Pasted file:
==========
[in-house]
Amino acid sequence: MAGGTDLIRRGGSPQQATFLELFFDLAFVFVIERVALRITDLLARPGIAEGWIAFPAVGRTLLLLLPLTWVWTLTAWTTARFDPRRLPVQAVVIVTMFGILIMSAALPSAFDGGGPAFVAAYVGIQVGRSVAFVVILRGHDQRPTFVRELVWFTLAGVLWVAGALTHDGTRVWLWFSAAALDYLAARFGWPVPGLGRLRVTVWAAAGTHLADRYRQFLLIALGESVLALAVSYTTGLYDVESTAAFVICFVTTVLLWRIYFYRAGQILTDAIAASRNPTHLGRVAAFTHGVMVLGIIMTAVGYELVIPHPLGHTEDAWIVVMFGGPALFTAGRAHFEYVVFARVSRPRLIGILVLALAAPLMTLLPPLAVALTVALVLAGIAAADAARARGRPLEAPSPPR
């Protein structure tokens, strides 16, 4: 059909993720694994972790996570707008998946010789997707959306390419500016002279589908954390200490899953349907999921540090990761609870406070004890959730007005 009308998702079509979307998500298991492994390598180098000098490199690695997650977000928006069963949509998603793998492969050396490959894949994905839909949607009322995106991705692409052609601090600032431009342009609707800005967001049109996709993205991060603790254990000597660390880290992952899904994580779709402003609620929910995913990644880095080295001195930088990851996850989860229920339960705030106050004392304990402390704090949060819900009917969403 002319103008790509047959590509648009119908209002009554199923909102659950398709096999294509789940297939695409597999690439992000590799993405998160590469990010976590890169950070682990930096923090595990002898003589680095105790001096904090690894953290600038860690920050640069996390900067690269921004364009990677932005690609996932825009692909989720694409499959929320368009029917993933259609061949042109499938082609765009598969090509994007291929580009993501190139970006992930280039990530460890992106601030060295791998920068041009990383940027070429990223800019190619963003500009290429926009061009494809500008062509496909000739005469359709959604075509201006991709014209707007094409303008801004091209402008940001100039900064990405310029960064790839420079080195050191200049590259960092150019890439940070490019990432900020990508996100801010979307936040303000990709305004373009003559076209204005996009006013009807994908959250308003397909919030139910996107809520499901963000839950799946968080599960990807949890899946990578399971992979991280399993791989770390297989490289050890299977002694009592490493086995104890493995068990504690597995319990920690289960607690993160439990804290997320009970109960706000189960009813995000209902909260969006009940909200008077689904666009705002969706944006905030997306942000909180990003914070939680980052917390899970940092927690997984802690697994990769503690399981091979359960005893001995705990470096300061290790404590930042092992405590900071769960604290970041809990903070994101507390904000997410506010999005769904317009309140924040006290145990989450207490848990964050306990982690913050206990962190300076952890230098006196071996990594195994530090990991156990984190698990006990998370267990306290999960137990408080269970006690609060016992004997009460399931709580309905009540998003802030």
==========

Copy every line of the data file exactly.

[in-house]
Amino acid sequence: MAGGTDLIRRGGSPQQATFLELFFDLAFVFVIERVALRITDLLARPGIAEGWIAFPAVGRTLLLLLPLTWVWTLTAWTTARFDPRRLPVQAVVIVTMFGILIMSAALPSAFDGGGPAFVAAYVGIQVGRSVAFVVILRGHDQRPTFVRELVWFTLAGVLWVAGALTHDGTRVWLWFSAAALDYLAARFGWPVPGLGRLRVTVWAAAGTHLADRYRQFLLIALGESVLALAVSYTTGLYDVESTAAFVICFVTTVLLWRIYFYRAGQILTDAIAASRNPTHLGRVAAFTHGVMVLGIIMTAVGYELVIPHPLGHTEDAWIVVMFGGPALFTAGRAHFEYVVFARVSRPRLIGILVLALAAPLMTLLPPLAVALTVALVLAGIAAADAARARGRPLEAPSPPR
């Protein structure tokens, strides 16, 4: 059909993720694994972790996570707008998946010789997707959306390419500016002279589908954390200490899953349907999921540090990761609870406070004890959730007005 009308998702079509979307998500298991492994390598180098000098490199690695997650977000928006069963949509998603793998492969050396490959894949994905839909949607009322995106991705692409052609601090600032431009342009609707800005967001049109996709993205991060603790254990000597660390880290992952899904994580779709402003609620929910995913990644880095080295001195930088990851996850989860229920339960705030106050004392304990402390704090949060819900009917969403 002319103008790509047959590509648009119908209002009554199923909102659950398709096999294509789940297939695409597999690439992000590799993405998160590469990010976590890169950070682990930096923090595990002898003589680095105790001096904090690894953290600038860690920050640069996390900067690269921004364009990677932005690609996932825009692909989720694409499959929320368009029917993933259609061949042109499938082609765009598969090509994007291929580009993501190139970006992930280039990530460890992106601030060295791998920068041009990383940027070429990223800019190619963003500009290429926009061009494809500008062509496909000739005469359709959604075509201006991709014209707007094409303008801004091209402008940001100039900064990405310029960064790839420079080195050191200049590259960092150019890439940070490019990432900020990508996100801010979307936040303000990709305004373009003559076209204005996009006013009807994908959250308003397909919030139910996107809520499901963000839950799946968080599960990807949890899946990578399971992979991280399993791989770390297989490289050890299977002694009592490493086995104890493995068990504690597995319990920690289960607690993160439990804290997320009970109960706000189960009813995000209902909260969006009940909200008077689904666009705002969706944006905030997306942000909180990003914070939680980052917390899970940092927690997984802690697994990769503690399981091979359960005893001995705990470096300061290790404590930042092992405590900071769960604290970041809990903070994101507390904000997410506010999005769904317009309140924040006290145990989450207490848990964050306990982690913050206990962190300076952890230098006196071996990594195994530090990991156990984190698990006990998370267990306290999960137990408080269970006690609060016992004997009460399931709580309905009540998003802030």